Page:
Looking through that supply chain, even at Step 3, when a Dealer buys a stone from a Broker, that Broker can easily make any claims about the origins or ethics of that stone and the dealer has no way (or doesn't try) to verify the truth. Then, think about the last step in that chain – the Jeweler. They have no way to verify the true origin or mining practices behind that stone after it passes down the telephone line of 10-15 people.
If a jeweler says their gemstones are ethically sourced, but has no information about the origin or sourcing of that stone, be very wary. Oftentimes these Jewelers are taking the word of the dealer they purchased it from, and sometimes they are just claiming “ethically sourced” because it’s what the market wants to hear or conflating it with "conflict free" sourcing.
We believe "ethically sourced" has a different meaning than "conflict-free" although the industry often uses these words interchangeably.
Transparency is what matters here - we should all be able to purchase gemstones that align with our ethos and that's only possible if we know the truth behind a stone. When you're dealing with someone honest that doesn't know (or can't verify) a stone's origin, they will simply say they can't be sure.
At Gem Breakfast, we always try to source mine to market stones or stones with origin, however depending on the client’s design requirements, it can be challenging. We ask clients to understand that when we say “we don’t know” about a specific stone's origin, that is the most ethical answer (when many in the industry feel compelled to stretch the truth to appease clients). We all deserve the truth without a filter.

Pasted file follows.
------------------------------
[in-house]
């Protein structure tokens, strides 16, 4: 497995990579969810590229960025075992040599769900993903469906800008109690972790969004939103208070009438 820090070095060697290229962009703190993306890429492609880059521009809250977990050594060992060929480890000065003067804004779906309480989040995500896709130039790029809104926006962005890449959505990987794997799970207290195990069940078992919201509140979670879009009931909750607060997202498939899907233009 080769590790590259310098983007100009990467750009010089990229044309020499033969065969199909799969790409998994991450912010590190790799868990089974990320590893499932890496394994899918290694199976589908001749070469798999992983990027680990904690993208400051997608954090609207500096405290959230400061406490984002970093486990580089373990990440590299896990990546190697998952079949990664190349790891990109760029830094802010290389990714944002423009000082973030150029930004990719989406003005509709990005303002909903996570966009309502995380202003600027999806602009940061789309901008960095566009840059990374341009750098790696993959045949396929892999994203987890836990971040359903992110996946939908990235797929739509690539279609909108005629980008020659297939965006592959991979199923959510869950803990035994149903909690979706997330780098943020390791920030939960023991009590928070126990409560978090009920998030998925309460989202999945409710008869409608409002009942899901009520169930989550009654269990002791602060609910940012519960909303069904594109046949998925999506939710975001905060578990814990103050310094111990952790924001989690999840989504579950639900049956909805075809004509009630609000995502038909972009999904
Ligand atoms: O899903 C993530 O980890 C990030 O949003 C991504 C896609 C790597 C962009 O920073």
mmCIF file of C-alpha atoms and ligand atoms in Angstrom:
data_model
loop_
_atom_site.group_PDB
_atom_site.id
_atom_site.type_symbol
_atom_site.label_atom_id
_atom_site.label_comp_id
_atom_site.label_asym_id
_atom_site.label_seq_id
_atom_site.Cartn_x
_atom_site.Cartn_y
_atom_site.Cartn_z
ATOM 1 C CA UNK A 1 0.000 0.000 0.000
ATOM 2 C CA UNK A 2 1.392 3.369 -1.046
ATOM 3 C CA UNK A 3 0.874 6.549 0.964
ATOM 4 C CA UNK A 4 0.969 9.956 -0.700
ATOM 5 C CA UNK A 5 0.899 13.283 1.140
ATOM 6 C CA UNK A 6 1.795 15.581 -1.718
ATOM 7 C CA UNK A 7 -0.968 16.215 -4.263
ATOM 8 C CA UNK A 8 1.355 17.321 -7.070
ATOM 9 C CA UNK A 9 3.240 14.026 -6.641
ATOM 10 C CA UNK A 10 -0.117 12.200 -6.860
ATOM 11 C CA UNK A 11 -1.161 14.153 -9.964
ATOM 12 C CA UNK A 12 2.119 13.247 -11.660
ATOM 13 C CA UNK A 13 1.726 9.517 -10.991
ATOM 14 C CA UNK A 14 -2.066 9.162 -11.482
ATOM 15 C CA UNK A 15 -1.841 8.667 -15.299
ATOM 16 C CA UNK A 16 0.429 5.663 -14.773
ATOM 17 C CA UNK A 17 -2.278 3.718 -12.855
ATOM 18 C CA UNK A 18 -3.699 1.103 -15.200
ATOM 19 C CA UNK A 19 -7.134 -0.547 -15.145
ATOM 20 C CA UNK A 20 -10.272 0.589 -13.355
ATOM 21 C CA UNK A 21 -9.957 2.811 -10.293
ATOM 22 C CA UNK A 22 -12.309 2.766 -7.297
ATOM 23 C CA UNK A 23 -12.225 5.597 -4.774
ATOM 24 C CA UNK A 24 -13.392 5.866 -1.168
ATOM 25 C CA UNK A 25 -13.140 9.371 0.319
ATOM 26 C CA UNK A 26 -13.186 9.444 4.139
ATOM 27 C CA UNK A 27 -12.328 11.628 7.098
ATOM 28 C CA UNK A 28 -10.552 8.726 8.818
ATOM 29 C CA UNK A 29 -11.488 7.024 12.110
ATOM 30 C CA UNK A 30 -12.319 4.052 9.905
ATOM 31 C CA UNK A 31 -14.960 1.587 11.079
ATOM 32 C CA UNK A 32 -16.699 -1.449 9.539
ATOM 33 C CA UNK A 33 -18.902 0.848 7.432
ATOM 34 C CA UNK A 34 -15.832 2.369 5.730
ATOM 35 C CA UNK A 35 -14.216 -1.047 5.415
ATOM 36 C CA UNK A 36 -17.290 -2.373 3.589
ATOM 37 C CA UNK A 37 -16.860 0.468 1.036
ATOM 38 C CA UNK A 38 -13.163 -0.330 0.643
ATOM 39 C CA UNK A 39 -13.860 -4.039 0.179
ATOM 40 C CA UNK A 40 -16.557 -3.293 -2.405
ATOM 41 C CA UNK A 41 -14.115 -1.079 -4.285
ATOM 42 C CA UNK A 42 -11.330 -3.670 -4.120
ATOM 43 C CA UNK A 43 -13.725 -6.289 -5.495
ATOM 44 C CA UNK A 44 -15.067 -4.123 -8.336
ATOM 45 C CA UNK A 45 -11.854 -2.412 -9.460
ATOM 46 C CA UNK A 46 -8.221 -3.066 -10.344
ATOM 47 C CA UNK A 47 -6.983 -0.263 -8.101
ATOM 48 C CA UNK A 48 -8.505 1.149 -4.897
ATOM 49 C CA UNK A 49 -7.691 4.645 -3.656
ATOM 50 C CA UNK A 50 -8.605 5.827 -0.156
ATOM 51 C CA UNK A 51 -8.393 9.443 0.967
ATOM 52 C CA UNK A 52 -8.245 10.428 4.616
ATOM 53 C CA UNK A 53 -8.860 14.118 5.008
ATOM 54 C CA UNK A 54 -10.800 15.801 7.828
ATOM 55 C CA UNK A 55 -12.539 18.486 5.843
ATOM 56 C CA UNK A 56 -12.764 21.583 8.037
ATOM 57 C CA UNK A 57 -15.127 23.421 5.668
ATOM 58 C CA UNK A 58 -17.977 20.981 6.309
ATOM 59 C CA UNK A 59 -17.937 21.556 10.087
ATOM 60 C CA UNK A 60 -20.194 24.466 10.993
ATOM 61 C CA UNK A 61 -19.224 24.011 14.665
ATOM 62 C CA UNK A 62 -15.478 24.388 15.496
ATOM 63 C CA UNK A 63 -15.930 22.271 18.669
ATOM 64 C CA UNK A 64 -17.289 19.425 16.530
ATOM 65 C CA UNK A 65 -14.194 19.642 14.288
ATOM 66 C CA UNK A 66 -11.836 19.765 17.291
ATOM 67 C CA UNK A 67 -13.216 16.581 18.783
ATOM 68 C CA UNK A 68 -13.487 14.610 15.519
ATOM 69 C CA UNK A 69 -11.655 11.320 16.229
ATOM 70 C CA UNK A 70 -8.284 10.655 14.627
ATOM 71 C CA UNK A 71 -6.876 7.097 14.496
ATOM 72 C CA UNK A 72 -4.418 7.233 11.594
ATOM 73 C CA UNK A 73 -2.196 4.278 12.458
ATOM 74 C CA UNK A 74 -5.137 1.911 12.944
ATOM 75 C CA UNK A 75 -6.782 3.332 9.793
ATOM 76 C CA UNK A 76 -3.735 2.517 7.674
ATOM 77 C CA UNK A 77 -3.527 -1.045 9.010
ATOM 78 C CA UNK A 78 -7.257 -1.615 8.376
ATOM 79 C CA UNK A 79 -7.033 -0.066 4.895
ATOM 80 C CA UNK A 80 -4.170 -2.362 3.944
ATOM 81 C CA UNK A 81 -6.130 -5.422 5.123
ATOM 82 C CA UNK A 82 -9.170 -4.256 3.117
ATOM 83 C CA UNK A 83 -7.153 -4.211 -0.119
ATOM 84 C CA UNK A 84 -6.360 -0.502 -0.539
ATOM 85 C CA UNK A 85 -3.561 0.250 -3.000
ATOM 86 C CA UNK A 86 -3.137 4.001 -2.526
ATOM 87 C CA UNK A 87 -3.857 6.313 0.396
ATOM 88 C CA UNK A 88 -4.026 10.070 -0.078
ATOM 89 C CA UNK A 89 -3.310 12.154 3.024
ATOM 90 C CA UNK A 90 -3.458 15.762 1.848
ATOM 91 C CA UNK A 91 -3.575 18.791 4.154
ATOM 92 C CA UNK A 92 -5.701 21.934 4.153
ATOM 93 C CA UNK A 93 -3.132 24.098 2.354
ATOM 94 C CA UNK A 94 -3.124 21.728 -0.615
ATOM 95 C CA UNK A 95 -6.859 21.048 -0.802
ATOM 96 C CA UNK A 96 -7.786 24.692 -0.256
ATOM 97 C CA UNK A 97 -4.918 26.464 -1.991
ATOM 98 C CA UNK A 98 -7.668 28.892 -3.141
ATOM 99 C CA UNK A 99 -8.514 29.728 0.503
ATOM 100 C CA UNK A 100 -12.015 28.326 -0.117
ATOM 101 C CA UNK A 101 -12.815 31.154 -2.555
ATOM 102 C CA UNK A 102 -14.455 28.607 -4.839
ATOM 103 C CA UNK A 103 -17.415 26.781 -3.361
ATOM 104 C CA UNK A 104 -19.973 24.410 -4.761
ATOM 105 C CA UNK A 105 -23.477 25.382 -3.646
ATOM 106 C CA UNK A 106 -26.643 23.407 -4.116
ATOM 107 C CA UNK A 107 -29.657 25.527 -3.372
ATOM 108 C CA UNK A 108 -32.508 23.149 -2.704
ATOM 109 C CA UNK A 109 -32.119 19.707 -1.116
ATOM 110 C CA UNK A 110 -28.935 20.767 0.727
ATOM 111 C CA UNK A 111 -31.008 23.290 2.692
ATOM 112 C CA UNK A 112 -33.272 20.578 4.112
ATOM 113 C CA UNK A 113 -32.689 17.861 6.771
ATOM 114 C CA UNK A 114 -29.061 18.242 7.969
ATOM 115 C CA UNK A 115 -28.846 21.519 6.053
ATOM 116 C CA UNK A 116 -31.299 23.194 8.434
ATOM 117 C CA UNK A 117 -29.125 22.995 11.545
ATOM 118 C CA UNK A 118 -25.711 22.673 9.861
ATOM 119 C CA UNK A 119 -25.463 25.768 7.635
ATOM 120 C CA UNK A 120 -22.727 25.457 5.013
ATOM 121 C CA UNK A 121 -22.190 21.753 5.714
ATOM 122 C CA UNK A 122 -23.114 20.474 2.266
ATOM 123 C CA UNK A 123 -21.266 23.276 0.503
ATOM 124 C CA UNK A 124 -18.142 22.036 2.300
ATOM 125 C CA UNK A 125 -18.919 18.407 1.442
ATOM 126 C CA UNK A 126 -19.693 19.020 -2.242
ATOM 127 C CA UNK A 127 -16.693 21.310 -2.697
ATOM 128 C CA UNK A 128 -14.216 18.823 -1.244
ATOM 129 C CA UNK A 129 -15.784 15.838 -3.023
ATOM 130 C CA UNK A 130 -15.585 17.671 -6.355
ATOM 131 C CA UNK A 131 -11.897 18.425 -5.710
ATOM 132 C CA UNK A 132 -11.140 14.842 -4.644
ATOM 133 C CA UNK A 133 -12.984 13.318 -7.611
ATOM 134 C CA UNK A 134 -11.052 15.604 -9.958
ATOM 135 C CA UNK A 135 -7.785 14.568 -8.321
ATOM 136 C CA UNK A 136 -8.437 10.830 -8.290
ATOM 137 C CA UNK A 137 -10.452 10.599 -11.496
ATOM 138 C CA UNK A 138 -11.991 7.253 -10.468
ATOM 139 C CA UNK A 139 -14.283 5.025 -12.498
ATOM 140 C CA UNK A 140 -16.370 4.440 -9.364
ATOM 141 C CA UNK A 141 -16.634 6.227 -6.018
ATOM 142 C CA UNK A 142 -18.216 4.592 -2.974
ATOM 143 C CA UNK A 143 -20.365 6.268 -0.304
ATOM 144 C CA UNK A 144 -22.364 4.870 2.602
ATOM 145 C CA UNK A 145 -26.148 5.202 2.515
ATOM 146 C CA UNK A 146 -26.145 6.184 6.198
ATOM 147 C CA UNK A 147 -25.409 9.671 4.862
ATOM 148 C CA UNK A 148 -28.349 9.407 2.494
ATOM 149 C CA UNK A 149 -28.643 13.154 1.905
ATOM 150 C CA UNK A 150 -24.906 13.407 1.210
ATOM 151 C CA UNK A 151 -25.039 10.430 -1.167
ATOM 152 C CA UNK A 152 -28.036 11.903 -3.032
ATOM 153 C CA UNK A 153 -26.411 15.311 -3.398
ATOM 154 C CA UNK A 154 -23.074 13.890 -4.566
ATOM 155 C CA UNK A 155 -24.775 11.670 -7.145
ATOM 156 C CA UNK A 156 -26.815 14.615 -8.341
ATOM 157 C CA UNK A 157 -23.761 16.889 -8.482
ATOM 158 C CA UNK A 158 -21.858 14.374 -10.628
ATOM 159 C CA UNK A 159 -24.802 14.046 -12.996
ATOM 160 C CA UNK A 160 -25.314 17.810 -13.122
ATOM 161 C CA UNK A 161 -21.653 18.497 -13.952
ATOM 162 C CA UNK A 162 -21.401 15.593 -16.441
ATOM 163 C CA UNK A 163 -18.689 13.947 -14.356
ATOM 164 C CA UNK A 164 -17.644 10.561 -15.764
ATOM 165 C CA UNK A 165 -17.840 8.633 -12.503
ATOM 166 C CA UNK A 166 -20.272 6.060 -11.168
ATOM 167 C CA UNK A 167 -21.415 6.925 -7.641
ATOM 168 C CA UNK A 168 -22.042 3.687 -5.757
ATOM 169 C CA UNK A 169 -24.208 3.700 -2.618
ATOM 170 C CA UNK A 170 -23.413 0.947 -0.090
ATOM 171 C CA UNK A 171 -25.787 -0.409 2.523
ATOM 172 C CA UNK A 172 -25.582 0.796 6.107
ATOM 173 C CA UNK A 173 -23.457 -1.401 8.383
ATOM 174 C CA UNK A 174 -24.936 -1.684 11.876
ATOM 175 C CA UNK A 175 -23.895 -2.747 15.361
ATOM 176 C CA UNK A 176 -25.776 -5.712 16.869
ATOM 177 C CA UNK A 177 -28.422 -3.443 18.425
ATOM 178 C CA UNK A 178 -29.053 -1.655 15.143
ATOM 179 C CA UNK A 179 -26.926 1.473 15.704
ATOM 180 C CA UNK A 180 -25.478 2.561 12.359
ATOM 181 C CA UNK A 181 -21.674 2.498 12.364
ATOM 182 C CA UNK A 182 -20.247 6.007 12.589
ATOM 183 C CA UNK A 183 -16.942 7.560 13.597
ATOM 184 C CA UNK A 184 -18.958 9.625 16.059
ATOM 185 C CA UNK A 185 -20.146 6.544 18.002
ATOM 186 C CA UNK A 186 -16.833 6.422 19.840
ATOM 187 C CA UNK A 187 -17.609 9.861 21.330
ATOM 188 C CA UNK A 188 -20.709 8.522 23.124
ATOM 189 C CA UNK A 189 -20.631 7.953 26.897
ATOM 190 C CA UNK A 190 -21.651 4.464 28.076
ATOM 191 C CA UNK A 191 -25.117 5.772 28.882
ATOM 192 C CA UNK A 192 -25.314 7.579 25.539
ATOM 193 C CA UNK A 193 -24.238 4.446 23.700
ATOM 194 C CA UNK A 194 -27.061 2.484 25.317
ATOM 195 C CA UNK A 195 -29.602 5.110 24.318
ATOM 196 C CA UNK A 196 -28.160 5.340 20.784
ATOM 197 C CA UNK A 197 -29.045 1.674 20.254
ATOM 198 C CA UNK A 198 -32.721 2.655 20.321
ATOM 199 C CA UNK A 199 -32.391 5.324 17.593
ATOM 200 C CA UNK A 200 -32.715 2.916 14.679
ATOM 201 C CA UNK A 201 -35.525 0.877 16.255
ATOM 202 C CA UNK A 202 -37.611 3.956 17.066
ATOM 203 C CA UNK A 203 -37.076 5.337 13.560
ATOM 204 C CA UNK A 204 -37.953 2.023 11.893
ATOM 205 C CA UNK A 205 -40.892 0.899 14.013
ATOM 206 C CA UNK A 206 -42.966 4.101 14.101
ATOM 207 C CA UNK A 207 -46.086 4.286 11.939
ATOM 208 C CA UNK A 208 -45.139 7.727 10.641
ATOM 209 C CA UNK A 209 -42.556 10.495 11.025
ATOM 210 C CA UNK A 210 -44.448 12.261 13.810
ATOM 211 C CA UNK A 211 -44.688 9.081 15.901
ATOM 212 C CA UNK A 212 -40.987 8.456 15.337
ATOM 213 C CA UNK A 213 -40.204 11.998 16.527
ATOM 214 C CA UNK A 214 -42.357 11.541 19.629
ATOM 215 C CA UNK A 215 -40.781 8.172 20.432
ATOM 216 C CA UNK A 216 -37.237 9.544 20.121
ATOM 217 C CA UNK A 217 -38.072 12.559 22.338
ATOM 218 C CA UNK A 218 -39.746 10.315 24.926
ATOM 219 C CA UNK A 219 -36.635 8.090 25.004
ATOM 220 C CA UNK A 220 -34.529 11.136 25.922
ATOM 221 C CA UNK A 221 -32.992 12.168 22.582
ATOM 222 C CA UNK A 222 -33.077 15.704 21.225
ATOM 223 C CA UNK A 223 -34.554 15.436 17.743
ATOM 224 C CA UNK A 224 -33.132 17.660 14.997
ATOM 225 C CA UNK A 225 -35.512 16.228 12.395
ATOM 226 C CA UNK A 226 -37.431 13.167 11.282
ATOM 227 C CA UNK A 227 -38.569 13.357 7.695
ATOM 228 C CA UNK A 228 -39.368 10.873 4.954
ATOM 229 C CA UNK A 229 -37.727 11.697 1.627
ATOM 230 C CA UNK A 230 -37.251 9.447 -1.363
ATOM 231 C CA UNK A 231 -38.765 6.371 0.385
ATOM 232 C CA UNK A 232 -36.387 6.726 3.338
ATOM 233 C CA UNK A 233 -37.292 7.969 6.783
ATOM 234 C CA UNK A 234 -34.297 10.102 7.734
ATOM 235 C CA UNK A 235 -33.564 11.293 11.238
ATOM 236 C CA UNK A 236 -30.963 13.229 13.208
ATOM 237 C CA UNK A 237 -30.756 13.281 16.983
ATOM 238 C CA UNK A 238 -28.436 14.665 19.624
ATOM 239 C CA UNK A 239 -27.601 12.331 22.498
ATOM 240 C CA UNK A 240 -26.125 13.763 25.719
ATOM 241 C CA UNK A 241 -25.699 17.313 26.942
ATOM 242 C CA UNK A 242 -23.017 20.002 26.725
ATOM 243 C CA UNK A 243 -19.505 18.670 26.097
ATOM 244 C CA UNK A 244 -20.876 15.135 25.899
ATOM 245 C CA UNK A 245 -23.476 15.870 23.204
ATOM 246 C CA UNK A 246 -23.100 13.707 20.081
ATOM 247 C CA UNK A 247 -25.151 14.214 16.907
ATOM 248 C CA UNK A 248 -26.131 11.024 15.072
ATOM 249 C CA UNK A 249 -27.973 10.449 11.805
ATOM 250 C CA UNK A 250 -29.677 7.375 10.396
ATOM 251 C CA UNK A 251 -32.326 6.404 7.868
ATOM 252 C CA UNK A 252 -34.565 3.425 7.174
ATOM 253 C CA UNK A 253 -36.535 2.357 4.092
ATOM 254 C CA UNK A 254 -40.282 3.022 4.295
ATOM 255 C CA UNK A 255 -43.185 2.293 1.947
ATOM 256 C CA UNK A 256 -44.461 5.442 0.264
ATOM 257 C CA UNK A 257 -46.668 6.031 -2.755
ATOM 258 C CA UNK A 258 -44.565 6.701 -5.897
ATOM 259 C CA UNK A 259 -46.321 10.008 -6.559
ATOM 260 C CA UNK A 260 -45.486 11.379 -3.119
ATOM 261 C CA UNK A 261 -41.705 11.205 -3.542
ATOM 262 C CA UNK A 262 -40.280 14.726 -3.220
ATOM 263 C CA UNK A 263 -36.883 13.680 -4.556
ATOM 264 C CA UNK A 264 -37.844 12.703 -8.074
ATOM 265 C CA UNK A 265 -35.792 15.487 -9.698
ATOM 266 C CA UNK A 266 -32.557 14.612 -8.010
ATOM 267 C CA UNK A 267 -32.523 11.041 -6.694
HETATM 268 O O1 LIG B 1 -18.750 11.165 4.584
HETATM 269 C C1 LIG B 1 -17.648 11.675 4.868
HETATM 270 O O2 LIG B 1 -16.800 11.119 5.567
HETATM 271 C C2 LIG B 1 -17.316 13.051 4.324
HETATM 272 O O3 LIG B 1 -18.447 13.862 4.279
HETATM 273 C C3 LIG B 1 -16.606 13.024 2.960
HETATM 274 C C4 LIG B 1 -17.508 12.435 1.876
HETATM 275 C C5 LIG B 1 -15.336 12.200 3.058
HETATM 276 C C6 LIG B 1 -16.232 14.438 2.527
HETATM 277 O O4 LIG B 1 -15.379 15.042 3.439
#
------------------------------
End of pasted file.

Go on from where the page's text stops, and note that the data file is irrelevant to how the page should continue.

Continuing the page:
Why does Mine to Market matter?
In the colored gemstone industry, the miners who make it all happen usually reap the least benefits.
It’s an extremely tiring, sometimes hazardous job, where forced labor and child labor are concerns and miners are often paid a tiny fraction of what their gemstone finds are worth. In some areas, corrupt governments and police profit off the industry, using bribery and coercion to get their cut from the already impoverished miners. Unethical mining can also include damage to the environment - degradation of the land, water contamination, soil erosion, and habitat loss for wildlife.
Mine to market stones are different – because these stones are tracked back to a specific mine, and trusted dealers have direct contact with the mine and visibility into the practices at that mine, the unethical treatment of miners and environmental issues can no longer fly under the radar. With a tighter supply chain and less people in the middle, more money goes to the miners - the ultimate goal for ethical sourcing. More money to the miners also means more money to their local communities and more direct benefit from the sale of their stones.